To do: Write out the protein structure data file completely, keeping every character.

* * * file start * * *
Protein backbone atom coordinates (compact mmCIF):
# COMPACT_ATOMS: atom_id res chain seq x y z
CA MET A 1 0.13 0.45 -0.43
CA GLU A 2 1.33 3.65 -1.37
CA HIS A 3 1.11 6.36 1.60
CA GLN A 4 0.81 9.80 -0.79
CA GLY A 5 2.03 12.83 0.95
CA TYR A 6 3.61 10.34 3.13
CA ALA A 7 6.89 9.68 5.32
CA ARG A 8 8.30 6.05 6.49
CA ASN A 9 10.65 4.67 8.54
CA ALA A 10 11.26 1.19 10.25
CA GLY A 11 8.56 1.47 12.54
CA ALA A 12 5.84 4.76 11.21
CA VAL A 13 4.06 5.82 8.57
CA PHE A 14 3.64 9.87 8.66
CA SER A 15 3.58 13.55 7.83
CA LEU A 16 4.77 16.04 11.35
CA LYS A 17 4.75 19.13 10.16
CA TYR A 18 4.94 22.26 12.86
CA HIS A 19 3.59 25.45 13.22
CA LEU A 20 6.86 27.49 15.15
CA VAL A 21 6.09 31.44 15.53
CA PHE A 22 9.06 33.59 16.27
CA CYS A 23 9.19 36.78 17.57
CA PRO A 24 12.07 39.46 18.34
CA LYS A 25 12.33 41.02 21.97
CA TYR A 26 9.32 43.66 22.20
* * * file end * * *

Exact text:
Protein backbone atom coordinates (compact mmCIF):
# COMPACT_ATOMS: atom_id res chain seq x y z
CA MET A 1 0.13 0.45 -0.43
CA GLU A 2 1.33 3.65 -1.37
CA HIS A 3 1.11 6.36 1.60
CA GLN A 4 0.81 9.80 -0.79
CA GLY A 5 2.03 12.83 0.95
CA TYR A 6 3.61 10.34 3.13
CA ALA A 7 6.89 9.68 5.32
CA ARG A 8 8.30 6.05 6.49
CA ASN A 9 10.65 4.67 8.54
CA ALA A 10 11.26 1.19 10.25
CA GLY A 11 8.56 1.47 12.54
CA ALA A 12 5.84 4.76 11.21
CA VAL A 13 4.06 5.82 8.57
CA PHE A 14 3.64 9.87 8.66
CA SER A 15 3.58 13.55 7.83
CA LEU A 16 4.77 16.04 11.35
CA LYS A 17 4.75 19.13 10.16
CA TYR A 18 4.94 22.26 12.86
CA HIS A 19 3.59 25.45 13.22
CA LEU A 20 6.86 27.49 15.15
CA VAL A 21 6.09 31.44 15.53
CA PHE A 22 9.06 33.59 16.27
CA CYS A 23 9.19 36.78 17.57
CA PRO A 24 12.07 39.46 18.34
CA LYS A 25 12.33 41.02 21.97
CA TYR A 26 9.32 43.66 22.20